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Tornado Deaths Tragic, but Not Unprecedented

More media hype: this is not remotely the most deaths we've seen in a season, and the total reported number of tornadoes will drop as we figure out which reports were of the same twisters.

by
Art Horn

Bio

April 29, 2011 - 8:42 am
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This April, nature has done what it always does in the tornado capital of the world: generate large numbers of deadly tornadoes during spring when La Nina is active. It is nothing new.

Since the mid 1970s the warning system in place to alert people to approaching tornadoes has improved, and with the advent and spread of Doppler Radars across the country in the 1990s, meteorologists are now able to see inside thunderstorms and to detect rotating circulations that can become tornadoes. This has resulted in saved lives. Since 1975 an average of about 75 people a year are killed by tornadoes, a greatly reduced total.

But even with better technology, this month was an example of how nature can overwhelm even the best warning systems. Look at what just happened in Japan, the most-prepared nation in the world for earthquakes and tsunamis.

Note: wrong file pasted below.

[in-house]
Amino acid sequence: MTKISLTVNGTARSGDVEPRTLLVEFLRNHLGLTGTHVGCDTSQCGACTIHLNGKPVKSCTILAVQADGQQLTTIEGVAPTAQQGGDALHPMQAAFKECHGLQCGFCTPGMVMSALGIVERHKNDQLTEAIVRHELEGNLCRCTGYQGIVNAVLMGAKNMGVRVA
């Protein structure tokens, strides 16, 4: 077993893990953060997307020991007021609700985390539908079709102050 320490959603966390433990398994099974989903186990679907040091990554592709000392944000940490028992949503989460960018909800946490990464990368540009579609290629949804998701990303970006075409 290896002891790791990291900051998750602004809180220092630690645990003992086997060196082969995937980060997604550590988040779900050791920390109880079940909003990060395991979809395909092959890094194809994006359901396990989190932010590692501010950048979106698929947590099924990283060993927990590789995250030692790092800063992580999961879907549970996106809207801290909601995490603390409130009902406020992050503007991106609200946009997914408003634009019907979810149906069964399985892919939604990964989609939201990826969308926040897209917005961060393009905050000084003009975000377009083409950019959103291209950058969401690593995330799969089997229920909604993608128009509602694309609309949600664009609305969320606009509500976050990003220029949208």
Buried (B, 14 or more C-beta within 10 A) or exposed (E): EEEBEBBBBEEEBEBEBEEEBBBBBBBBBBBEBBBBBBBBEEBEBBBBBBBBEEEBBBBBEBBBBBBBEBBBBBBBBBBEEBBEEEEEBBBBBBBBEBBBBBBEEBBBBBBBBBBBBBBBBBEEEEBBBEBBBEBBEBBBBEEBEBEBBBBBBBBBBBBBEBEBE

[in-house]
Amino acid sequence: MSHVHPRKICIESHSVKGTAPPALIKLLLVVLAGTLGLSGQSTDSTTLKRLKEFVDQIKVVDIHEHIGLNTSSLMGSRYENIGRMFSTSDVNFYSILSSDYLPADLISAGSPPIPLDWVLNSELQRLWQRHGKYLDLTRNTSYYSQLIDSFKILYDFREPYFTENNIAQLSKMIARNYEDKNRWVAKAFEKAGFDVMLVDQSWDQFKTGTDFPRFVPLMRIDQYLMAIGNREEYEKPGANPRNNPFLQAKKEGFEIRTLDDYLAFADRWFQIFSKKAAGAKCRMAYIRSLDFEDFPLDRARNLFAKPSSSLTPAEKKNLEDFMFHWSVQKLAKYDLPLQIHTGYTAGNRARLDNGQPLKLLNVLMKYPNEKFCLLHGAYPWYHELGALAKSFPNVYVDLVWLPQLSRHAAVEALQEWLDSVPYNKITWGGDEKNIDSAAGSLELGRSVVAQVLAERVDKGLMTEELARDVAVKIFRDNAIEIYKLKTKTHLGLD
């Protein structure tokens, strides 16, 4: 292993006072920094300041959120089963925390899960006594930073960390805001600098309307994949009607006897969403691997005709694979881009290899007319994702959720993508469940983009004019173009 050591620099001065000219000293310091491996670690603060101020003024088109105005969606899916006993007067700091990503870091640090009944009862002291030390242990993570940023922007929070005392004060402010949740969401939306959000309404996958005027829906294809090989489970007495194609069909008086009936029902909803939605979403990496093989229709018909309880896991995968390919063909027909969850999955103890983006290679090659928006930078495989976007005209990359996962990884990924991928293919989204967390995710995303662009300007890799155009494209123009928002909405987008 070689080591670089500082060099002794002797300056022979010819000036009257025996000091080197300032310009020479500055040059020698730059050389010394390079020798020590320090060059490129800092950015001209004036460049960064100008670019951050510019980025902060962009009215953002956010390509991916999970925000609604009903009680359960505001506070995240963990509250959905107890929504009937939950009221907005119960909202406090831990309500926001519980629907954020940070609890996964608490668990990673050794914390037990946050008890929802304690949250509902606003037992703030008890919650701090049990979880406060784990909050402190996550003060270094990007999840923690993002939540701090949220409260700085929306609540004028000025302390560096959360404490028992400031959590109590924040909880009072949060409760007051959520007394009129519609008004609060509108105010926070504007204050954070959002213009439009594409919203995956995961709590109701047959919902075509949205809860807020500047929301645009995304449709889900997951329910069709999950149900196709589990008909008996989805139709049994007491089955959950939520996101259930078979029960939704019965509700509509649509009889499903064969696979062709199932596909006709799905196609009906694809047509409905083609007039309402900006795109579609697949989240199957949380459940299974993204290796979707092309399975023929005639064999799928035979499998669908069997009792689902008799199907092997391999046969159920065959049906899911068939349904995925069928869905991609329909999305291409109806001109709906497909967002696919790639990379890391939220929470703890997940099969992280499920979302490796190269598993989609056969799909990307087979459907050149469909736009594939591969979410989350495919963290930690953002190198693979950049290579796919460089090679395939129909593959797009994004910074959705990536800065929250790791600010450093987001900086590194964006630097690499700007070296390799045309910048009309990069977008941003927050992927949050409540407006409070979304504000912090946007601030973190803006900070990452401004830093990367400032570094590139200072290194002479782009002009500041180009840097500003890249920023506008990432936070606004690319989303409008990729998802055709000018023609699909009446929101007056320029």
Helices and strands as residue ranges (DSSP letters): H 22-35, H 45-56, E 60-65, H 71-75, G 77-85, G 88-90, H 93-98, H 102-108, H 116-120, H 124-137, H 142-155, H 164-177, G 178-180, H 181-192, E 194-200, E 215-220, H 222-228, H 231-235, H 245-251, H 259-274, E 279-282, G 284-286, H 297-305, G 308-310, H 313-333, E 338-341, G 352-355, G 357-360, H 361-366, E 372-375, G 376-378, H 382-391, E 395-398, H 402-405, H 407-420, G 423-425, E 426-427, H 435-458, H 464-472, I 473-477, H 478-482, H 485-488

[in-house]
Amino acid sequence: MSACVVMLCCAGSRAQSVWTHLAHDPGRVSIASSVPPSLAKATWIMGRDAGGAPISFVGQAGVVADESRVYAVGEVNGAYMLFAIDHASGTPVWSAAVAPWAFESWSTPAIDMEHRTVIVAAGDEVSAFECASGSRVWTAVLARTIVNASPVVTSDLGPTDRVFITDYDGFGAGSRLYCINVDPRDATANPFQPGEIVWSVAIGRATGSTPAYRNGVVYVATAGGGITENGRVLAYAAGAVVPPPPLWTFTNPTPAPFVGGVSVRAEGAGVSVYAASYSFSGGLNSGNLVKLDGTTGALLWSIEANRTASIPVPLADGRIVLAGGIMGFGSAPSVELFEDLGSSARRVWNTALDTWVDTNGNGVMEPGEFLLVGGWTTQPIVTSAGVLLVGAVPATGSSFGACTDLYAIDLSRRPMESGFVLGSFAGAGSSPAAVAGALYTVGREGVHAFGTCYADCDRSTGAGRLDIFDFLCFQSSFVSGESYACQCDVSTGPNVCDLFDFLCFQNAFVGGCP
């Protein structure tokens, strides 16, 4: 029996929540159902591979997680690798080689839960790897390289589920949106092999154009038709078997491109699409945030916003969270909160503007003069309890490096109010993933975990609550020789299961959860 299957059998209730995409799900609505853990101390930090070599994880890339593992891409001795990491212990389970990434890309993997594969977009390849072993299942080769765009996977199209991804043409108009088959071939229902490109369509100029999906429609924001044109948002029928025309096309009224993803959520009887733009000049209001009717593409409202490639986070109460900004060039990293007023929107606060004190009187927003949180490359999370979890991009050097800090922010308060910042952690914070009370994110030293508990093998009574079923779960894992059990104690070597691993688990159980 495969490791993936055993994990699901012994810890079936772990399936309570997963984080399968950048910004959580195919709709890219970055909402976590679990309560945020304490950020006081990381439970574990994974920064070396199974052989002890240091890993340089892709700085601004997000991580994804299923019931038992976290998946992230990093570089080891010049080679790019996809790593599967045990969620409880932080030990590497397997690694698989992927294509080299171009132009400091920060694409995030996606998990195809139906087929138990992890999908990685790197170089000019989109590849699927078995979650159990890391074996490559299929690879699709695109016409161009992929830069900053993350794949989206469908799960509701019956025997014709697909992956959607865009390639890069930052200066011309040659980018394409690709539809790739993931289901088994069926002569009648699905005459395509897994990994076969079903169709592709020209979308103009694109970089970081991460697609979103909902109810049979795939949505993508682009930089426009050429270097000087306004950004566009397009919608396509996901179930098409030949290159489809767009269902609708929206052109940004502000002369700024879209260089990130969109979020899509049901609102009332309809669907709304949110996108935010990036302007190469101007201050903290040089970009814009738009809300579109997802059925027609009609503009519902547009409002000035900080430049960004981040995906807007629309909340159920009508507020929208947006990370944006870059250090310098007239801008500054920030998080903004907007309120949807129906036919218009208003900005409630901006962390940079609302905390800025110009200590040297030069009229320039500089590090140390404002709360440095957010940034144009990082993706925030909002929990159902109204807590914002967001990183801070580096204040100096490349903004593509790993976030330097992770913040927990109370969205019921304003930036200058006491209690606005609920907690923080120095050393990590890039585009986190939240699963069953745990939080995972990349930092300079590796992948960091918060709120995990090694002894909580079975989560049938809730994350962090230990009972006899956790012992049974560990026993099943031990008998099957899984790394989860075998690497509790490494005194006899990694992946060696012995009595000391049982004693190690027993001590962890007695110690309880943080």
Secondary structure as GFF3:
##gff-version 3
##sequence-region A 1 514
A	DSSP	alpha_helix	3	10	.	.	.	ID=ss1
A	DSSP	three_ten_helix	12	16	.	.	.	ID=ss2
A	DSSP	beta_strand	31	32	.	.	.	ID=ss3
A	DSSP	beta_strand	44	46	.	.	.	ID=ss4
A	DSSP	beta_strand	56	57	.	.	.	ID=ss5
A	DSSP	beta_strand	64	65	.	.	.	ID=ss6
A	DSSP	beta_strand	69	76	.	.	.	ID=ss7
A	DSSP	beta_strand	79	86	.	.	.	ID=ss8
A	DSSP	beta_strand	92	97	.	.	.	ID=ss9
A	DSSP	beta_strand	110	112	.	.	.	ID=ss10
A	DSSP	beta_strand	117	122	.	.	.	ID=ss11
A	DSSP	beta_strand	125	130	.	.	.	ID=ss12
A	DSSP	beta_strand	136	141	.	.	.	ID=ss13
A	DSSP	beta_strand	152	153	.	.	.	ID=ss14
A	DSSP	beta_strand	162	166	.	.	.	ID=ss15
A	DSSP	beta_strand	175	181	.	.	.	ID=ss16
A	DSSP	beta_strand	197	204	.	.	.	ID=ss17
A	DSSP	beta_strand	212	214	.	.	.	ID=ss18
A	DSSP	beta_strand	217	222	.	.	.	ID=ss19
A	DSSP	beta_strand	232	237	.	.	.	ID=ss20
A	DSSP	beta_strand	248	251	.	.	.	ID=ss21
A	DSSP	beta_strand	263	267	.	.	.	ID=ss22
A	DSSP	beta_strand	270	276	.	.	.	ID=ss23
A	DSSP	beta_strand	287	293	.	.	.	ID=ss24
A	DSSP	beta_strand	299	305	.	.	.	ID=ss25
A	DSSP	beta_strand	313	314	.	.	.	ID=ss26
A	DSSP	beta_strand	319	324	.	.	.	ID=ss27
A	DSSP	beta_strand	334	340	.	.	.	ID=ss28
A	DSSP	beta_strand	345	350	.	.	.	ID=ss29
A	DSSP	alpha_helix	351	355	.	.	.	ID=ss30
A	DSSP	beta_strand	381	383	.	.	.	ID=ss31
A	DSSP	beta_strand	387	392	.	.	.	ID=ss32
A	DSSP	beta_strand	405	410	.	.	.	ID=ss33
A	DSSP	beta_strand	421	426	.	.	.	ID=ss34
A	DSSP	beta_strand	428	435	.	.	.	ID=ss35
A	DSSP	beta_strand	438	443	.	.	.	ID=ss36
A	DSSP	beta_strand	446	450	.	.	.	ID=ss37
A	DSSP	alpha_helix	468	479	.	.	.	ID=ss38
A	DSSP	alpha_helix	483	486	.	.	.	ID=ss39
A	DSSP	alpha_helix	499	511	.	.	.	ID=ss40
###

Keep in mind that the number of total tornadoes reported will likely go down. These initial figures are of all tornado reports; many people report the same tornado. Eventually the National Weather Service will evaluate the reports and the initial reports of record numbers of tornadoes may change.

The good news: we have seen the peak of this tornado outbreak. The bad news: May is typically the peak month for tornadoes — we are not out of the woods yet.

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Art Horn spent 25 years working in television as a meteorologist. He now is an independent meteorologist and speaker who lives in Connecticut. He can be contacted at skychaserman@cox.net.
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